Such frankness has not gone down at all well with some in the Party's hierarchy, it seems.  Party Chairman David Davis said during a television interview yesterday evening, in what amounted to a public rebuke for Mr Cummings, that the Party would indeed take a leading role in the anti-Euro campaign. Mr Cummings said later that he had no reason to change what he had said before - leading many to think that there is a rift at the most senior levels within the Conservative Party as to the best strategy to adopt in any Euro referendum campaign. I happen to be generally in favour of joining the Euro, but I accept (as I have written before) that there is a perfectly respectable case to be made out for not joining the Euro - the Conservative Party seems to be too caught up in its own internal squabbling to focus on this. It is said that Duncan Smith has 'de-fused' the Euro controversy in the Party since he took over as Leader - this is palpable nonsense. What he has done, generally speaking, is to decline to focus on the debate - but not talking about something does not mean that it has gone away as an issue, as the recent fracas has high-lighted.

Francis Maude calls for Tories to change or face ruin at next election (6 Jun 2002)

Speaking on BBC1 'On the Record' last Sunday (2nd June 2002), senior Conservative politician Francis Maude called upon the Party to shed its "straight, white, middle-class male" image. He said that without quotas for women, ethnic minorities or gay candidates the Tories would face ruin at the next general election.

Mr Maude said his party should not rule out all-women shortlists, saying "Whether it's all-women shortlists or quotas or any kind of positive discrimination... it's all objectionable in principle. But what is more objectionable in principle is us being a party that is - looks - narrow and is not selecting a bench of candidates that is genuinely representative of the country. I think all of us find the idea of active intervention of this kind quite difficult. The penalty for not doing this is oblivion. We have to not just talk about change, but make change actually happen and that does mean making the case boldly, strongly, confidently for the kind of party we want to be."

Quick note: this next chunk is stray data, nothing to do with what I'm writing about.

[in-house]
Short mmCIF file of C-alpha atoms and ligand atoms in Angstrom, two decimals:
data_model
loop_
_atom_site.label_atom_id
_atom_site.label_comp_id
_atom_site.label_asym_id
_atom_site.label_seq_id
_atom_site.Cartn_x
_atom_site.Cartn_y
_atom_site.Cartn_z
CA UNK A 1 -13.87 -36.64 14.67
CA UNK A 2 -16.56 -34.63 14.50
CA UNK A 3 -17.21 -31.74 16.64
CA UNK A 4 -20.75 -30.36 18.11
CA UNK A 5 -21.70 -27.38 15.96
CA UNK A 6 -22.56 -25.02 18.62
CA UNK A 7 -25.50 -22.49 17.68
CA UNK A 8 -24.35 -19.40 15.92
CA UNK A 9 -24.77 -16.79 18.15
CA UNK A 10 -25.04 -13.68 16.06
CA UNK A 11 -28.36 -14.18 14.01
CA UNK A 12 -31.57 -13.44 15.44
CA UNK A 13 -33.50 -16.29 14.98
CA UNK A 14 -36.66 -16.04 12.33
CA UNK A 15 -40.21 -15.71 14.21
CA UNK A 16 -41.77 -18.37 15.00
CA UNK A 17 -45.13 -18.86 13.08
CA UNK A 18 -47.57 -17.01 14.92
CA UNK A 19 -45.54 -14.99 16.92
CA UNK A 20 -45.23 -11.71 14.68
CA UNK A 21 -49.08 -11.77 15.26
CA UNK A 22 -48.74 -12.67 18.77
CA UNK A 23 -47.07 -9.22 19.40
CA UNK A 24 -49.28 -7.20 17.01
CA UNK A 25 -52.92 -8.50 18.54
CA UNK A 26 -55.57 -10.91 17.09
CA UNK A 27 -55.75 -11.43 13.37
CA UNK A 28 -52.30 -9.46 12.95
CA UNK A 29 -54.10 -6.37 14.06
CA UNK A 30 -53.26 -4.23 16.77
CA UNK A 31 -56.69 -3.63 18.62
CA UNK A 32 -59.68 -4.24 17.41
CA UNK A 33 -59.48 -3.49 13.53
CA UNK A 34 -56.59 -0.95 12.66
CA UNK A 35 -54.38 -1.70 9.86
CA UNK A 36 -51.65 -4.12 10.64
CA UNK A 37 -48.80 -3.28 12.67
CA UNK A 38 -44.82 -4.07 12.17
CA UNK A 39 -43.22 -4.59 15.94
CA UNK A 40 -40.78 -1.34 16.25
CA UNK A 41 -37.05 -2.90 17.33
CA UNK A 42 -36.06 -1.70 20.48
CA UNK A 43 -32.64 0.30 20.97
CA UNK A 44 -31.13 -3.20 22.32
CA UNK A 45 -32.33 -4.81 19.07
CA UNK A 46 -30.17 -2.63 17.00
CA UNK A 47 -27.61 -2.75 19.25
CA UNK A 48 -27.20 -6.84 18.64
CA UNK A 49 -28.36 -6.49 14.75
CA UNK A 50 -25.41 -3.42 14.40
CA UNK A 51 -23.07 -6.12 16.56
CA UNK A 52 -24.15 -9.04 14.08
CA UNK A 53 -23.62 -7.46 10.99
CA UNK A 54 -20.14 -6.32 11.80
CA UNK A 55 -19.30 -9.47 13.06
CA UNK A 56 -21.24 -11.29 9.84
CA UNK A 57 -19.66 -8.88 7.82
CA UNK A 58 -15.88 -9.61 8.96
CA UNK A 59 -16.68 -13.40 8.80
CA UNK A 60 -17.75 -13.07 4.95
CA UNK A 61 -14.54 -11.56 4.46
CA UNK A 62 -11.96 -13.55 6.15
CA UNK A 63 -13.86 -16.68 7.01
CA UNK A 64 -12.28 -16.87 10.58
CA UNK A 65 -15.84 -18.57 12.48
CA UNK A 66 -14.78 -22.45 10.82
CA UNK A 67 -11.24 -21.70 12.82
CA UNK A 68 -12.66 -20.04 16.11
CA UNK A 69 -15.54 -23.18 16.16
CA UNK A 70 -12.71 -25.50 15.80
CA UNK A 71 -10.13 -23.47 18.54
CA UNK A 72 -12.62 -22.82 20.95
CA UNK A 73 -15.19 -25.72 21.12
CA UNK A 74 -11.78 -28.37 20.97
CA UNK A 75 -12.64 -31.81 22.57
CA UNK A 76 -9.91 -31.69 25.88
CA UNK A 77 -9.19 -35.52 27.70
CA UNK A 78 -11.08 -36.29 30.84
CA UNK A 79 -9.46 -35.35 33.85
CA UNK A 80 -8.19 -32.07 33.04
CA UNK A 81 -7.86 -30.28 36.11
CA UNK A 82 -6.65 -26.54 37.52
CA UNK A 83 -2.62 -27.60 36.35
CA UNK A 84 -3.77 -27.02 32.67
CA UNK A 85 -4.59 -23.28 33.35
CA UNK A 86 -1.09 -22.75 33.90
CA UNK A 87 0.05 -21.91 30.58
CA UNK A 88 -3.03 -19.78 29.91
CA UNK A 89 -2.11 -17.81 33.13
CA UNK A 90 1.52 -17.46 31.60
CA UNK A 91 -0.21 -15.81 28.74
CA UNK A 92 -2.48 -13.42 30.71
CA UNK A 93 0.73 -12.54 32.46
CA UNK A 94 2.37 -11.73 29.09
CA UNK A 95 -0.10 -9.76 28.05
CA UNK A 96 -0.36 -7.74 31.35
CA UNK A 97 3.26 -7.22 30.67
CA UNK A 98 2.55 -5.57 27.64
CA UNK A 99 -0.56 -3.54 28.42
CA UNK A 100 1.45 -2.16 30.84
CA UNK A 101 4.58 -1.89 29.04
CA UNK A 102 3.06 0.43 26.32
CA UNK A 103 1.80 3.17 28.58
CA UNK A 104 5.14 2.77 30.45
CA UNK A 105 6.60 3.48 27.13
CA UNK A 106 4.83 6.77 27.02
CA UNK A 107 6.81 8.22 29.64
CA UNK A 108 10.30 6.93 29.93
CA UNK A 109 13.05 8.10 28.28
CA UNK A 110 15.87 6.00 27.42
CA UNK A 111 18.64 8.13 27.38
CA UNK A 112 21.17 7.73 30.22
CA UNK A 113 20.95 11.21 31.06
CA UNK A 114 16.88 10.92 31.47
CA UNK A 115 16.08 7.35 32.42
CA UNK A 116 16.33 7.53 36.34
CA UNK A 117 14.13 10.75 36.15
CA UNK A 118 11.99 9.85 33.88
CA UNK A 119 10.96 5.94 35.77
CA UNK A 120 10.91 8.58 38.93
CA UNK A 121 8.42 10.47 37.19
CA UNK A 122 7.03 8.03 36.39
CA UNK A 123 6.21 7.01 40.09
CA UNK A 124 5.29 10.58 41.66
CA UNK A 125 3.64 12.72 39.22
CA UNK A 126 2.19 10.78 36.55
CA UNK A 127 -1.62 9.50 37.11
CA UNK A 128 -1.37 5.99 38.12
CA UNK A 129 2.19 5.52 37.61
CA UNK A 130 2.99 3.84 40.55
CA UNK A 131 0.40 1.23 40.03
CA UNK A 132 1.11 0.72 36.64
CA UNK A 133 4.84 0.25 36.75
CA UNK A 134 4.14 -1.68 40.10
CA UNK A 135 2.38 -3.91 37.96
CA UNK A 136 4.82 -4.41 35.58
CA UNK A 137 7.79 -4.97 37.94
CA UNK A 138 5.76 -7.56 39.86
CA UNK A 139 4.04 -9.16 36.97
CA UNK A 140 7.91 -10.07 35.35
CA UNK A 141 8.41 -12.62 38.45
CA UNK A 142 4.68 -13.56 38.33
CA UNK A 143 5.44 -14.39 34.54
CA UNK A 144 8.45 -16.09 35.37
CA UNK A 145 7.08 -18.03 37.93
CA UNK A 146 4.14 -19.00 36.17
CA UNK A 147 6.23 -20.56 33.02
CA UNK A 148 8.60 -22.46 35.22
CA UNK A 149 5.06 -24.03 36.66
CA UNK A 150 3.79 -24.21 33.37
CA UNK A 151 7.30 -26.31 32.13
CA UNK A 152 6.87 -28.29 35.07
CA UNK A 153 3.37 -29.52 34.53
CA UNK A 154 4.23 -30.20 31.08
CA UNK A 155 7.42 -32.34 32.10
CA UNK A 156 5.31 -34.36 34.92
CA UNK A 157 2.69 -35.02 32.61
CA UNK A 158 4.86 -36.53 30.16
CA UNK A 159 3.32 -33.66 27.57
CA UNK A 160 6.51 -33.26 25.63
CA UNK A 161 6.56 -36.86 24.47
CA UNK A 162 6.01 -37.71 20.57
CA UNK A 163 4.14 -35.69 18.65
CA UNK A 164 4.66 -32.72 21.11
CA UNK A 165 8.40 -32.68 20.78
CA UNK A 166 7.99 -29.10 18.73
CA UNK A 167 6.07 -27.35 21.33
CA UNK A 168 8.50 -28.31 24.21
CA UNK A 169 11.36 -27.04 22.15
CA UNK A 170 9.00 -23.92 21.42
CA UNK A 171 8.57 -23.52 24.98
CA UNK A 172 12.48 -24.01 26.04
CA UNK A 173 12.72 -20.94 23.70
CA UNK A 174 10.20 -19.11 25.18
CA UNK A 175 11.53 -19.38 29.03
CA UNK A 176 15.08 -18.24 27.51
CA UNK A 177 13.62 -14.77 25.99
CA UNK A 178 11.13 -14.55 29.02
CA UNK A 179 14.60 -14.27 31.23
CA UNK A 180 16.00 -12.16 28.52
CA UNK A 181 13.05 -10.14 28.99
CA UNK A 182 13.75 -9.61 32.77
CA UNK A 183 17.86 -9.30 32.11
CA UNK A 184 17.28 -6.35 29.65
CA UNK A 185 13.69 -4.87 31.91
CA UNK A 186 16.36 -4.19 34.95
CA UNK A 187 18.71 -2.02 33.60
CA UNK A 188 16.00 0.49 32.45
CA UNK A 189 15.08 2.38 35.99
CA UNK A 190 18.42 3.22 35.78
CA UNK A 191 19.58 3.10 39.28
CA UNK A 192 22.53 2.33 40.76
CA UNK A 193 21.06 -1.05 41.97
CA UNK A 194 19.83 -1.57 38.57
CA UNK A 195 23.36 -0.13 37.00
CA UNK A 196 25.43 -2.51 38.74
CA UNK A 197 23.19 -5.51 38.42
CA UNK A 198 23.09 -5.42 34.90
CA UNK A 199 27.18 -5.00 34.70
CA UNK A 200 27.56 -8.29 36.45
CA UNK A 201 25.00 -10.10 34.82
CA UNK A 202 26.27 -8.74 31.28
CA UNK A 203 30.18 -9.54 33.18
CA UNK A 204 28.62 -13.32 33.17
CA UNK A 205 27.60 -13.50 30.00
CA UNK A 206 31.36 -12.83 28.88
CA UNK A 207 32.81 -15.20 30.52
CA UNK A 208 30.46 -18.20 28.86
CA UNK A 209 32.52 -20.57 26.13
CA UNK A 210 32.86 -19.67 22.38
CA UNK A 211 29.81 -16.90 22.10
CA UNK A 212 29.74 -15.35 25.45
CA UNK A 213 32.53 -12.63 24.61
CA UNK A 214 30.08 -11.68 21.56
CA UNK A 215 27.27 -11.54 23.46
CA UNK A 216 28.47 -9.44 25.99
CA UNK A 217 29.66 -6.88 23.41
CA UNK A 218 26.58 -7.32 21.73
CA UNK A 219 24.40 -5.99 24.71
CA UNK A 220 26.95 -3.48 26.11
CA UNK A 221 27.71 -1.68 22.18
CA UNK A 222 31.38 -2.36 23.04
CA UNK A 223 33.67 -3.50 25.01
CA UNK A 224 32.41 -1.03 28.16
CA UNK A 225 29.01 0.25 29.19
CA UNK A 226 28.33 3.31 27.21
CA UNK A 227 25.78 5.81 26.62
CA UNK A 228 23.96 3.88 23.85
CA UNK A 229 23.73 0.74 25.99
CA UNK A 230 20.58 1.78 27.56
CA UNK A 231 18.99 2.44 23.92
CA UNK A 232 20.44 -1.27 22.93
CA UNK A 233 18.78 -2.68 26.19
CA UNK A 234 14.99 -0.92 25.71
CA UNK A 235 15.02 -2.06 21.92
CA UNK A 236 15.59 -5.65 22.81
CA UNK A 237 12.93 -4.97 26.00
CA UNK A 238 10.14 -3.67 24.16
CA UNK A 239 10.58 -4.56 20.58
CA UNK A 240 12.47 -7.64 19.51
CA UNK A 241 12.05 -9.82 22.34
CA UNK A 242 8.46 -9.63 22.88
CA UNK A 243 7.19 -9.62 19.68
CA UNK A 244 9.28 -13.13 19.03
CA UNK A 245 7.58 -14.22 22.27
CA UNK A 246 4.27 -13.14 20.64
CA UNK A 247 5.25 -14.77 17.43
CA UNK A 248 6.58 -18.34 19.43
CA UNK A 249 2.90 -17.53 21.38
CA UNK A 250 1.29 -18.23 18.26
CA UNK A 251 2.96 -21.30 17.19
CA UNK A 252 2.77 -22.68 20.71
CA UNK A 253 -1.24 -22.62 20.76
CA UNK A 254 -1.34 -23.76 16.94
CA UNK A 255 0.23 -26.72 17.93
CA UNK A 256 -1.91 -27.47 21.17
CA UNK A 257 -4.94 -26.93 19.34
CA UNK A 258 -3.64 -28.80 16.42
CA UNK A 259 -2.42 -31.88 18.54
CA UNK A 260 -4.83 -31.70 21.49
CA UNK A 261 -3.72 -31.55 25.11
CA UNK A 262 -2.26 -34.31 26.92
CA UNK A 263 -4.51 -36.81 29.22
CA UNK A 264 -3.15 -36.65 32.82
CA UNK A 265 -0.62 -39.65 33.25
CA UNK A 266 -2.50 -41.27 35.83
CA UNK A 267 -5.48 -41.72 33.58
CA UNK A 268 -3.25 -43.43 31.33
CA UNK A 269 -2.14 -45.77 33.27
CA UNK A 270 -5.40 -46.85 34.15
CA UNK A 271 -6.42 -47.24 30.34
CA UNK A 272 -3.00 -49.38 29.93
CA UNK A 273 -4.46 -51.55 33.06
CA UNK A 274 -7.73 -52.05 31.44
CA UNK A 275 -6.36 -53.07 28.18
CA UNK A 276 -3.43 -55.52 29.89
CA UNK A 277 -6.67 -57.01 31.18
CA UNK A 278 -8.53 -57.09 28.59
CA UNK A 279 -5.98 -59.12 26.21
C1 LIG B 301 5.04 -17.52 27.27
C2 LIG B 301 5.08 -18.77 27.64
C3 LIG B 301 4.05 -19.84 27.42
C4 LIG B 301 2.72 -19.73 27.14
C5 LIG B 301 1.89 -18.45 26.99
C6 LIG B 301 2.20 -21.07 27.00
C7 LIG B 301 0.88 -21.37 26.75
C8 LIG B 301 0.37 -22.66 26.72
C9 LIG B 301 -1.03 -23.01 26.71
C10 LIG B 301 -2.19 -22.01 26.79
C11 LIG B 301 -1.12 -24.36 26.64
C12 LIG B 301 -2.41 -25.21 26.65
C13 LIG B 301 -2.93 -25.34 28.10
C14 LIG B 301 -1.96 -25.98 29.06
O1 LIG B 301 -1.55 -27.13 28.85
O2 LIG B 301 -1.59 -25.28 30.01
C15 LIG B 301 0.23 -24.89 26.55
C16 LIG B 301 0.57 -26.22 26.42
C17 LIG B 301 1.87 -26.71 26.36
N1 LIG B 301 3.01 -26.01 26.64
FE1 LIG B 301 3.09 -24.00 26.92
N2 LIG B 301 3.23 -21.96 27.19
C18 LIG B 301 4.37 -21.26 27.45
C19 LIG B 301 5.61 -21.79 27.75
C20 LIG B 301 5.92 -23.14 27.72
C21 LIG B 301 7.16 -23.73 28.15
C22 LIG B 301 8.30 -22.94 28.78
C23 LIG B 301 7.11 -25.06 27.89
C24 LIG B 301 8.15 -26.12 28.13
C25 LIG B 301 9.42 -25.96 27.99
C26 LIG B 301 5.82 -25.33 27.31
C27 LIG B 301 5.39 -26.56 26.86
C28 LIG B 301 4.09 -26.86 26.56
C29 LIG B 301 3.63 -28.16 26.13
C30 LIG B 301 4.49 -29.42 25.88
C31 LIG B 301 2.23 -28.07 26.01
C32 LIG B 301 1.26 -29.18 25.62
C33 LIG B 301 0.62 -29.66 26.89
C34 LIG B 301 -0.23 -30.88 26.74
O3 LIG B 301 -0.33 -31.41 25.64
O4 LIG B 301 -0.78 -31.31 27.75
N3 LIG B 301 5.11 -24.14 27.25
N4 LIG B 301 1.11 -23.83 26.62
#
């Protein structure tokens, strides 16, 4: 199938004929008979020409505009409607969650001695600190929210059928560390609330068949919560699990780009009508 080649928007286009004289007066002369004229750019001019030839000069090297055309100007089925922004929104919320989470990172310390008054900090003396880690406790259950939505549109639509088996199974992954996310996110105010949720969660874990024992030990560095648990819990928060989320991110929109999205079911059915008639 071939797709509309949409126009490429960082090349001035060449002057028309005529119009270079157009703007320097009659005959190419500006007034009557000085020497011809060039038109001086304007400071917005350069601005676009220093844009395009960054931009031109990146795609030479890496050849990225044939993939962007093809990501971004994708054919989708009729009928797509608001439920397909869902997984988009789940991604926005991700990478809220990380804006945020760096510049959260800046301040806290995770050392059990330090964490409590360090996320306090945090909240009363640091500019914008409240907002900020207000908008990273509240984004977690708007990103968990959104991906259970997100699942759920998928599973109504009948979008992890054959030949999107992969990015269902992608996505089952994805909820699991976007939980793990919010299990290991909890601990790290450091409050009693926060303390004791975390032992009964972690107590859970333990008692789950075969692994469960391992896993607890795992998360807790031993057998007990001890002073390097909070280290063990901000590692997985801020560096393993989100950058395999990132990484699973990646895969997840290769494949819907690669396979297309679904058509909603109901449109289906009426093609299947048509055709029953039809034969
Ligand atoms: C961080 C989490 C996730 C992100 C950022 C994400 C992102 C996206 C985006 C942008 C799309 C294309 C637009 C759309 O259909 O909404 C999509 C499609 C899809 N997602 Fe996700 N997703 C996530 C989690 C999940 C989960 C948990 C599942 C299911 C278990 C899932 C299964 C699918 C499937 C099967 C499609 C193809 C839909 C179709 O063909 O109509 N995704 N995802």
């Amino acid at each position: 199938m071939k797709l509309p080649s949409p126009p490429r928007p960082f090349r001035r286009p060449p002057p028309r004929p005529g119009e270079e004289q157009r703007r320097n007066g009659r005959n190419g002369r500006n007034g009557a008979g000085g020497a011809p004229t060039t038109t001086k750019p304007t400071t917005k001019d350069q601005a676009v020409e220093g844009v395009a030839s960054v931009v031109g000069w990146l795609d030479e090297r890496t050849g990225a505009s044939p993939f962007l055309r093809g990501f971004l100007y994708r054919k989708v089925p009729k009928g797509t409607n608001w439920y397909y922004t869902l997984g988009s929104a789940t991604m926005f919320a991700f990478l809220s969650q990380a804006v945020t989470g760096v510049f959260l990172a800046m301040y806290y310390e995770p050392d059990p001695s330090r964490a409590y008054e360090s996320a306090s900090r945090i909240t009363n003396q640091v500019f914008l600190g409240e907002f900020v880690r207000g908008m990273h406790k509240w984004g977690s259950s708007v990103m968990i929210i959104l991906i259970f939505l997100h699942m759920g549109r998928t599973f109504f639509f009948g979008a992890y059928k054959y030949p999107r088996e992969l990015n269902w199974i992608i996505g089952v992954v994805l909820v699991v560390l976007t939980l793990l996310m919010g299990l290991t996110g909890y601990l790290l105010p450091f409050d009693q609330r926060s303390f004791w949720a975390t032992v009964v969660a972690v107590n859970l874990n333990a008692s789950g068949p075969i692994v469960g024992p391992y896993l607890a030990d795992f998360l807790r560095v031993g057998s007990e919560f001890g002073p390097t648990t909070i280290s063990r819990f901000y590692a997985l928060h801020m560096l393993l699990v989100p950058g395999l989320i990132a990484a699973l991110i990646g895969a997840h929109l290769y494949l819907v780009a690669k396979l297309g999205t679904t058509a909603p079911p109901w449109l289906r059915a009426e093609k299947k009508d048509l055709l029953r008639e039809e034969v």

Responding, Tory vice-chairman Shailesh Vara insisted that "positive discrimination" must be ruled out although he suggested Conservative Central Office should step in to ensure the party included adequate numbers of females, people of ethnic minorities and gay candidates if local associations failed to select them. He said only "guidance" would be given to associations that seek advice on selecting appropriate candidates. "Local autonomy is still a very strong feature of the Conservative Party," he told the BBC programme.

Mr Vara's comments sound to me like gobbledygook - the Party is going to give 'guidance' to 'ensure' that associations choose candidates that Central Office thinks are 'appropriate', but 'local autonomy' is to be respected. I don't particularly like the idea of positive discrimination, any more than it appears does Mr Maude, but this verbal legerdemain by Mr Vara is unconvincing. What it all seems to boil down to is that Central Office privately recognises that the sexism, bigotry, racism and homophobia which exist in many associations throughout the country  is a real barrier to the Party choosing candidates (in winnable and often in non-winnable seats too) that reflect the realities of modern Britain, and it recognises that unless it can change this it stands little chance of electoral success. It seems that the Party is stuck with the wrong kinds of members and it won't attract [back] other kinds of members until it can break out of this vicious circle and adopt policies which are less anachronistic, whilst still retaining some semblance of the 'local autonomy' it prizes. I've written about this basic contradiction many times before and it seems the Party remains stuck in the rut which has led it to disaster.

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Copyright © 2002 William Cameron